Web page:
Ron Ford

Do Tax Preparers Know What They’re Doing?

by Ben Steverman.

For several years, researchers have been sending people into tax preparation offices to test the quality of the work. The results have been scary:

  • A tax preparer in North Carolina wasn’t sure what to do with one client’s dividend income form. She decided to just ignore it.
  • At a major tax prep chain in Florida, “the preparer seemed to want to help me with owing less, but was unsure how to go about it,” a client told researchers. The preparer tried clicking and unclicking various fields on her computer, explaining that “sometimes it made customers owe less.”
  • An independent preparer deducted car expenses from a return. The client didn’t own a car.
  • A New Mexico tax preparer asked plenty of questions, but then forgot (PDF) to list her client’s daughter as a dependent—even though the daughter attended the tax session.
  • A second New Mexico preparer needed to ask a supervisor how to round a number to the nearest whole dollar.

Such incompetence isn’t hard to find. Last year, the National Consumer Law Center tested (PDF) 29 tax prep offices and found only two forms completed correctly. Just two of 19 preparers randomly selected by the U.S. Government Accountability Office calculated the correct refund amount in 2014. One GAO tester was told that income didn’t need to be reported to the Internal Revenue Service if it was reinvested in a mutual fund.

The studies aren’t big enough to generalize about tax preparers. No doubt, there are many well-educated practitioners—professionals who really know tax law, or at least basic math.

The problem is that it’s hard to be sure your preparer knows what he or she is doing. Almost anyone can claim to be a tax preparer; no CPA, law degree, or formal education is required. Pretty much the only thing you need to open up shop is a tax identification number, which the IRS gives out for a $50 fee.

Consumer groups are pushing federal and state lawmakers to impose tighter rules on preparers, requiring certification and education. A Consumer Federation of America survey (PDF) released on Jan. 19 found that 80 percent of 1,011 respondents supported the idea of requiring tax preparers to pass a test.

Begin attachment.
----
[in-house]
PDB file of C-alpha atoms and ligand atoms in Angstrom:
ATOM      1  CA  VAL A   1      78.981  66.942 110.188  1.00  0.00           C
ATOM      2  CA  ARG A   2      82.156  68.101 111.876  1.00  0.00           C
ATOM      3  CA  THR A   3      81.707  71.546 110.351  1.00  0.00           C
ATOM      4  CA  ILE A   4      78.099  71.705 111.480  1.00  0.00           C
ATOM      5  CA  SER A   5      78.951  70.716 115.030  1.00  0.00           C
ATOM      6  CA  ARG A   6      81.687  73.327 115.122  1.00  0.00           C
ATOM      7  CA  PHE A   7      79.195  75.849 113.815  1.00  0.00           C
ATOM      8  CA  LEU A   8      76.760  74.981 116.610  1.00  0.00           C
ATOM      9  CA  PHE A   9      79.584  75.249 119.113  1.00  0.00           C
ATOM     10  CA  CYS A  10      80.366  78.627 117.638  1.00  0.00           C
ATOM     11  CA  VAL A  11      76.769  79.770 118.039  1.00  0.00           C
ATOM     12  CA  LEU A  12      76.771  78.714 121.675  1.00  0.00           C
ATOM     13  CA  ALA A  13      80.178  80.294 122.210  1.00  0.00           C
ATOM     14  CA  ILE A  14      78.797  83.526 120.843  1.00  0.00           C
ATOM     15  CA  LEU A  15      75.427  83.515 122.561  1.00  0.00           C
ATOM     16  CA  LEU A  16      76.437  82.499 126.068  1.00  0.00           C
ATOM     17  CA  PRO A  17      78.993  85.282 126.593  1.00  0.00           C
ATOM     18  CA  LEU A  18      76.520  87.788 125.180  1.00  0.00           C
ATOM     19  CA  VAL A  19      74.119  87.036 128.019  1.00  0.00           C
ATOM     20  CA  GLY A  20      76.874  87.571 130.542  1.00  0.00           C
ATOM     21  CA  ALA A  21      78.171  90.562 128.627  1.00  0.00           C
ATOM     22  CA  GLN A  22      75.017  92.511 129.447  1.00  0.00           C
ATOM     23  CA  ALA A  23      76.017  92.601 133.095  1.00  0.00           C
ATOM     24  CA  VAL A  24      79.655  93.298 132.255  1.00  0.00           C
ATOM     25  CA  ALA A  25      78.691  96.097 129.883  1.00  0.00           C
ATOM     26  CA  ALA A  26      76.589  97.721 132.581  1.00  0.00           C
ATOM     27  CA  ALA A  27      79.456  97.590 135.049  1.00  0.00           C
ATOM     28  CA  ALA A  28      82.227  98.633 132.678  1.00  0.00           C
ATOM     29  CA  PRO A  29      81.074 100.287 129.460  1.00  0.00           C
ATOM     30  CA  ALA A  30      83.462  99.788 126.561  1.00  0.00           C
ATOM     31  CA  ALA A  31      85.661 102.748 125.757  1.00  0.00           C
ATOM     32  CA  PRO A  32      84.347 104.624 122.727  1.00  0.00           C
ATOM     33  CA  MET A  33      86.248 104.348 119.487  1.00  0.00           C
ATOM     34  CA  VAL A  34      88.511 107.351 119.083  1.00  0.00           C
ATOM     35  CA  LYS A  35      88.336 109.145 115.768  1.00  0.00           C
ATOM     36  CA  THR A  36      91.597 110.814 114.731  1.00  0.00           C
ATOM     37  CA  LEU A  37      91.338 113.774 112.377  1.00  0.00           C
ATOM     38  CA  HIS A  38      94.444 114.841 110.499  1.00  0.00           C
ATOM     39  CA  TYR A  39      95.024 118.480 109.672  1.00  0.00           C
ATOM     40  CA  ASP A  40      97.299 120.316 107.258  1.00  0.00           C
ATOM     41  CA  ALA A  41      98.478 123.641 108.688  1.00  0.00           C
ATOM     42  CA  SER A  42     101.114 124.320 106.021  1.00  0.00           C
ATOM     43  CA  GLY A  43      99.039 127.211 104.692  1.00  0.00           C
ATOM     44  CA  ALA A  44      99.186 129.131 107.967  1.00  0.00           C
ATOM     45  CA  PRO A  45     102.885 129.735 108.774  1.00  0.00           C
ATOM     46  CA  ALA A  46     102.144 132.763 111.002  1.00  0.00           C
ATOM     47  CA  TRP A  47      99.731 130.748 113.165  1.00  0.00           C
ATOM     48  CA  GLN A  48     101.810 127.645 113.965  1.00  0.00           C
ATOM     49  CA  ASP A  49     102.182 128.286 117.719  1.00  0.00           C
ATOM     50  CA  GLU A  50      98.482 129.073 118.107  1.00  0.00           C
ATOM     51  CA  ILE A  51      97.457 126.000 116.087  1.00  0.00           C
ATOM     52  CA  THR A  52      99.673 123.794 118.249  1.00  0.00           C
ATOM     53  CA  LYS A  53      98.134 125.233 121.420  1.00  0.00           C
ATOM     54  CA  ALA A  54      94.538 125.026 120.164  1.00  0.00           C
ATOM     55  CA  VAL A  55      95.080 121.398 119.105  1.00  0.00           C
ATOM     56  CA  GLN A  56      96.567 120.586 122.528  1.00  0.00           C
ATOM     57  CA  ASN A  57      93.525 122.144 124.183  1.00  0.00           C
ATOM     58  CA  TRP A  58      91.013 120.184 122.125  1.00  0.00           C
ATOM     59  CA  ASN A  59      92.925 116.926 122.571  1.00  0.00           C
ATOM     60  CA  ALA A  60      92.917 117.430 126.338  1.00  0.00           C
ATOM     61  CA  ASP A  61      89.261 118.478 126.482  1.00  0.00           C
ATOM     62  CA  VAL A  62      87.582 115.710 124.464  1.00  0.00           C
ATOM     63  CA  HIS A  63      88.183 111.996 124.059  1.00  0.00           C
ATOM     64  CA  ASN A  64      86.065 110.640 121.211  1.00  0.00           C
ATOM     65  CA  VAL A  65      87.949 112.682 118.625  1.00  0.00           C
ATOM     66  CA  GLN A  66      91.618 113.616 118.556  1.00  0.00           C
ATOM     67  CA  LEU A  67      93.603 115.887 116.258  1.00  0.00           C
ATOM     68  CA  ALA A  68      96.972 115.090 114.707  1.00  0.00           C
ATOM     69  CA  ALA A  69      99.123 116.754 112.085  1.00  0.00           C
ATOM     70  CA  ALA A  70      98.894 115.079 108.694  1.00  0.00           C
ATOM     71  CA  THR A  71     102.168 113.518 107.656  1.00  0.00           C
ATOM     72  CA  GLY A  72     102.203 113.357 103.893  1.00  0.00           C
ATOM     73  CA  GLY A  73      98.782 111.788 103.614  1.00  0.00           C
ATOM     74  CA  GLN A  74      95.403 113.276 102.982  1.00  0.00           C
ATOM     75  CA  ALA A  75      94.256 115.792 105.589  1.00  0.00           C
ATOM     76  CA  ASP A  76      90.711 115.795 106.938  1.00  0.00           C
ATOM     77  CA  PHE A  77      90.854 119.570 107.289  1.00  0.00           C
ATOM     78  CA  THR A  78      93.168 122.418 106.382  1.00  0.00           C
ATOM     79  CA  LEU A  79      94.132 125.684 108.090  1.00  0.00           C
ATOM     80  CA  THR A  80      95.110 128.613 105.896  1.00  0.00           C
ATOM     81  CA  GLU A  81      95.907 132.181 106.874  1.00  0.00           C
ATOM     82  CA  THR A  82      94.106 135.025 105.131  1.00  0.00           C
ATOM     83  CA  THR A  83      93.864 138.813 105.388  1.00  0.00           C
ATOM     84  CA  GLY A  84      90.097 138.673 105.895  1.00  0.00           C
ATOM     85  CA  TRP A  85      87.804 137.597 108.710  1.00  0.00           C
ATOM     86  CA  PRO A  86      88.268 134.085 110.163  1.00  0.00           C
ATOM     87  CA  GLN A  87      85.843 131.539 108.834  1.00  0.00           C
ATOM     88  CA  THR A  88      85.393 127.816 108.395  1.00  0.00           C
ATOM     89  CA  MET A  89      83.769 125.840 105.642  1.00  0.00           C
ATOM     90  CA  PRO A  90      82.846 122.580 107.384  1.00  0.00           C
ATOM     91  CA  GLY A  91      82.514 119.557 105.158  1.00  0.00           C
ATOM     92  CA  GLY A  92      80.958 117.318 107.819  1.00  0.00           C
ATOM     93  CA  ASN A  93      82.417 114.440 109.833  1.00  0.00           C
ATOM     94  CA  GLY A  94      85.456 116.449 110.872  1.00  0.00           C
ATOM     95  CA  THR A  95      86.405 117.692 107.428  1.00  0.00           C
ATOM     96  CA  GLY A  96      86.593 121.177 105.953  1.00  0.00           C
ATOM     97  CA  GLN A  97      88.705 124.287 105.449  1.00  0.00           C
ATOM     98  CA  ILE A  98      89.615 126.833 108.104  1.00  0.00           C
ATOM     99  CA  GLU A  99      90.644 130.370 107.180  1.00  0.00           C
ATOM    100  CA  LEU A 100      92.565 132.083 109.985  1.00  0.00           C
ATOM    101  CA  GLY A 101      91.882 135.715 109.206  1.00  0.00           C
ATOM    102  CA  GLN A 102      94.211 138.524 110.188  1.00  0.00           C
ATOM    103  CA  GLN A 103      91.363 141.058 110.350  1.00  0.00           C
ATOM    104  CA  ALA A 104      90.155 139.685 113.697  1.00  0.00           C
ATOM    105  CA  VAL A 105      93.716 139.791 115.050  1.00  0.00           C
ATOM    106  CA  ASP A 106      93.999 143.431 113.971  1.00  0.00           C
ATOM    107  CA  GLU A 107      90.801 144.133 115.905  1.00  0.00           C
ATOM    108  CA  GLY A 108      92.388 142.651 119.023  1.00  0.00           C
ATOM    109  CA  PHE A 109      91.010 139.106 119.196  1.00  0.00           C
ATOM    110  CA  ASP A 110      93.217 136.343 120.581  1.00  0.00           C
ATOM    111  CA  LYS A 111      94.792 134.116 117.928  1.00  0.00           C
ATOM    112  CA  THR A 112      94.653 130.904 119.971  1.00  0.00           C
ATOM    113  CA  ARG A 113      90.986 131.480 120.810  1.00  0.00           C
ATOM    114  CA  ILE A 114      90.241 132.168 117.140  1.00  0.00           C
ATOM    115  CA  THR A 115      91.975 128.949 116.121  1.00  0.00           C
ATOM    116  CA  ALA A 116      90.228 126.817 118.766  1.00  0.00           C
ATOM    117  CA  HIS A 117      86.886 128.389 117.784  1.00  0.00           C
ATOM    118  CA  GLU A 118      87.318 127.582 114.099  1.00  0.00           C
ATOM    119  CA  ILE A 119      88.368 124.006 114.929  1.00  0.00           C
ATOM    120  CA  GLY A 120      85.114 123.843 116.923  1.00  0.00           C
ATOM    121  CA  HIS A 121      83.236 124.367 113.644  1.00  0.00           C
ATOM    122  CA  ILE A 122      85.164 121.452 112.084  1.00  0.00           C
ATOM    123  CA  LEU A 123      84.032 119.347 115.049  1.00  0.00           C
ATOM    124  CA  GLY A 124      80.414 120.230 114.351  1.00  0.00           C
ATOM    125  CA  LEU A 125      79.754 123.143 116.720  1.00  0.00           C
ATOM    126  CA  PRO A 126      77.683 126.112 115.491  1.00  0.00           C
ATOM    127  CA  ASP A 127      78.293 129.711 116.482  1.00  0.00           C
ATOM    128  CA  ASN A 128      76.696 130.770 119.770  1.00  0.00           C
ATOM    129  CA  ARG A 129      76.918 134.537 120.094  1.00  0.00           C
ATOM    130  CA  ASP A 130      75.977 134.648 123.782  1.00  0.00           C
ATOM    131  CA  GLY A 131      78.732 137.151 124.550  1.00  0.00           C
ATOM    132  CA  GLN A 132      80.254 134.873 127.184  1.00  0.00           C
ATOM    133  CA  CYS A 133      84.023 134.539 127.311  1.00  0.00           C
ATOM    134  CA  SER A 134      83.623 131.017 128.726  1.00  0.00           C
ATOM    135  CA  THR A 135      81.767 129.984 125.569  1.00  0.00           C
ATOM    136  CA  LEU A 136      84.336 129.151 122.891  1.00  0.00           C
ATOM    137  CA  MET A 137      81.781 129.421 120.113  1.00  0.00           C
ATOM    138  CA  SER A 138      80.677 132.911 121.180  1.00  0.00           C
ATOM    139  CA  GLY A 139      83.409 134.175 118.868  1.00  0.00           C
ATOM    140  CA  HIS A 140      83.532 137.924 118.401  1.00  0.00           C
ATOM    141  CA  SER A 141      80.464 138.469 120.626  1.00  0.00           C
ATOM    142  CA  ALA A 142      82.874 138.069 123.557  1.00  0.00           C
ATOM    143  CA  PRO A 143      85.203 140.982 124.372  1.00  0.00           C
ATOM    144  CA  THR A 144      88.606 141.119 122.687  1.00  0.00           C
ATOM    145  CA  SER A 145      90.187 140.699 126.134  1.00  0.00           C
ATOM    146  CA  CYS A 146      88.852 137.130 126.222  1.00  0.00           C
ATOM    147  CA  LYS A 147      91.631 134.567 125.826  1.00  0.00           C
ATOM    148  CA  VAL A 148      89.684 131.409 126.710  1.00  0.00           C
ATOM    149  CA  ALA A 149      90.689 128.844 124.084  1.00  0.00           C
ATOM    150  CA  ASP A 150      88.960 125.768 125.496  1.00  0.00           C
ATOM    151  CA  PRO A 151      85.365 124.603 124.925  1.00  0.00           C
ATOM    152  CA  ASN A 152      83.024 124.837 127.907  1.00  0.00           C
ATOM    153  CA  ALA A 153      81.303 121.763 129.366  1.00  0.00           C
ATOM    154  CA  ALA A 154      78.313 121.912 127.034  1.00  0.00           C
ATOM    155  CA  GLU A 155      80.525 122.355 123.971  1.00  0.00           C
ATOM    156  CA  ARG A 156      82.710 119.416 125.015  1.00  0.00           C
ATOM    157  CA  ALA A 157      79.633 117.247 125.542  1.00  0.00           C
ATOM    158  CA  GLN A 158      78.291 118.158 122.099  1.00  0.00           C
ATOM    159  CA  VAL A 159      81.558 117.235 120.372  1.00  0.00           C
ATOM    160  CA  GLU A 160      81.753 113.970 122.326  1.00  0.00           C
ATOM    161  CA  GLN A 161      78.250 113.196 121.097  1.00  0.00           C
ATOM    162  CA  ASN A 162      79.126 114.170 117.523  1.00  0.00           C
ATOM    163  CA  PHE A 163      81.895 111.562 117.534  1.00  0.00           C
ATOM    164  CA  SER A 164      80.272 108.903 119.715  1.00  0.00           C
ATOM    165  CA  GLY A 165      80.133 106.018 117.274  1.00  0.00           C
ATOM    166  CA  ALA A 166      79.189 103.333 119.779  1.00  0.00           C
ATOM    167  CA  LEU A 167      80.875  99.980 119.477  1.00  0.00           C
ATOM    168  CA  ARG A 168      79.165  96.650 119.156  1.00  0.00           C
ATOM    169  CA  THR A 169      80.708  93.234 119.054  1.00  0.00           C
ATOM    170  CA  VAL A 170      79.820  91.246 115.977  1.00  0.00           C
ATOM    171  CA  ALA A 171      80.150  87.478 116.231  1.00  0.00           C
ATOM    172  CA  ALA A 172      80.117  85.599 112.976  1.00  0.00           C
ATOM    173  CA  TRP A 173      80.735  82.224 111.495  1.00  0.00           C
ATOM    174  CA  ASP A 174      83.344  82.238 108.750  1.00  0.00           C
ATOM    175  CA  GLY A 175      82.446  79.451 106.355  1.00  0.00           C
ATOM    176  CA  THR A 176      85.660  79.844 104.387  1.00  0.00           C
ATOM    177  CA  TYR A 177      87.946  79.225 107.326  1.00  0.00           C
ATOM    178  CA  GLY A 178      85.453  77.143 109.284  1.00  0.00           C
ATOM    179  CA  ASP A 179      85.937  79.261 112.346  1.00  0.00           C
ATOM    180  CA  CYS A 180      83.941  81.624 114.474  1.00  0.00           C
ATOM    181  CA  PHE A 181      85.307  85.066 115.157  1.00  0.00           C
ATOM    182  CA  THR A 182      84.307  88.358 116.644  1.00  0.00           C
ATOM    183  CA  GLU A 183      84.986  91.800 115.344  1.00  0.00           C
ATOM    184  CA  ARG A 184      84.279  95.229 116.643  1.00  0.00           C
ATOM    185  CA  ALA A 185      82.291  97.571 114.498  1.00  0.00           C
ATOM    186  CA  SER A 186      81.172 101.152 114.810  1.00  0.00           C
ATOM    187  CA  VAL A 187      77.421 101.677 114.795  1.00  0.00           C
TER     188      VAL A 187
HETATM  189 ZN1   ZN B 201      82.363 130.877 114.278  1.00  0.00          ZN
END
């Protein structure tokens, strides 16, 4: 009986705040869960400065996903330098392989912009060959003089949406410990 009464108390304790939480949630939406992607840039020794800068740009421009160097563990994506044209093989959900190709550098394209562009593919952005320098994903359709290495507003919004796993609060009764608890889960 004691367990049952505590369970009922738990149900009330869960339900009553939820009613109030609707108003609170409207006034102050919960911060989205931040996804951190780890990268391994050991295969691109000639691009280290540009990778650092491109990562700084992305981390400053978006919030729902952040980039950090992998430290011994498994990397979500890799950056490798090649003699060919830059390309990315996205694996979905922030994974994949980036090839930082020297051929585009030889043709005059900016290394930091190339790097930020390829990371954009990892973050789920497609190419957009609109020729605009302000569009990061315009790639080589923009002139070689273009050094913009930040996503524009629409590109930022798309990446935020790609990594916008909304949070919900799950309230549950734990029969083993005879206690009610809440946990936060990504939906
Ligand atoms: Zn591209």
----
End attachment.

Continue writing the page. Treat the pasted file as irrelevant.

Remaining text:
While large tax prep companies, including H&R Block Inc., support tighter regulations, new rules are opposed by many independent tax preparers. Representing them is Dan Alban, an attorney at the Institute for Justice who in 2014 successfully used federal courts to block new IRS regulation of tax preparers.

“Licensing doesn’t ensure that people are honest,” Alban said, arguing that education requirements would do little to fight fraud by tax preparers who try to inflate customer refunds (and thus, their fees). Burdensome rules would only push part-time and mom-and-pop preparers out of the business, driving up prices and benefiting larger firms, he said. And it’s not clear if uncertified preparers are any worse than CPAs or attorneys who do taxes.

“Just about every tax return has an error on it,” Alban said. “That’s because the tax code is so complex.”

Consumer groups counter that the lack of standards has turned tax preparation into a quick way to make a buck, rather than a true profession. “Preparer regulations won’t eliminate all mistakes,” said Chi Chi Wu of the National Consumer Law Center (PDF). “By having a profession that is tested and trained, you raise the level of professionalism. You give businesses and people who are licensed an incentive not to commit fraud or be sloppy.”

Paul Harrison, director of the tax clinic at the Chicago-based Center for Economic Progress, must regularly clean up messes made by tax preparers. He has often found dumb mistakes that, while boosting a client’s refund, are easy for IRS computers to spot. Examples include ignoring income from a 1099 form or twice deducting car expenses by utilizing both mileage and the standard deduction. “If you were trying to scam the IRS and the taxpayer, you wouldn’t put such a glaring mistake in a return,” Harrison said.

It’s the taxpayers who end up suffering from these blunders. Even if they get a larger refund in the short term, they must eventually pay when the IRS spots the mistake. By then, refund checks have commonly been spent.

How can taxpayers find competent tax preparers? A year ago the IRS launched a database of tax professionals who voluntarily provided proof of their education and credentials. In addition to CPAs and attorneys, the list includes “enrolled agents,” who go through at least 72 hours of tax courses every three years.

Taxpayers can also download some software and do their taxes themselves. They’d be taking chances, but the odds are in their favor: The GAO estimates that half of all self-prepared individual tax returns contain at least one error, compared to 60 percent of returns completed by a paid preparer.

This article originally published on Bloomberg Business.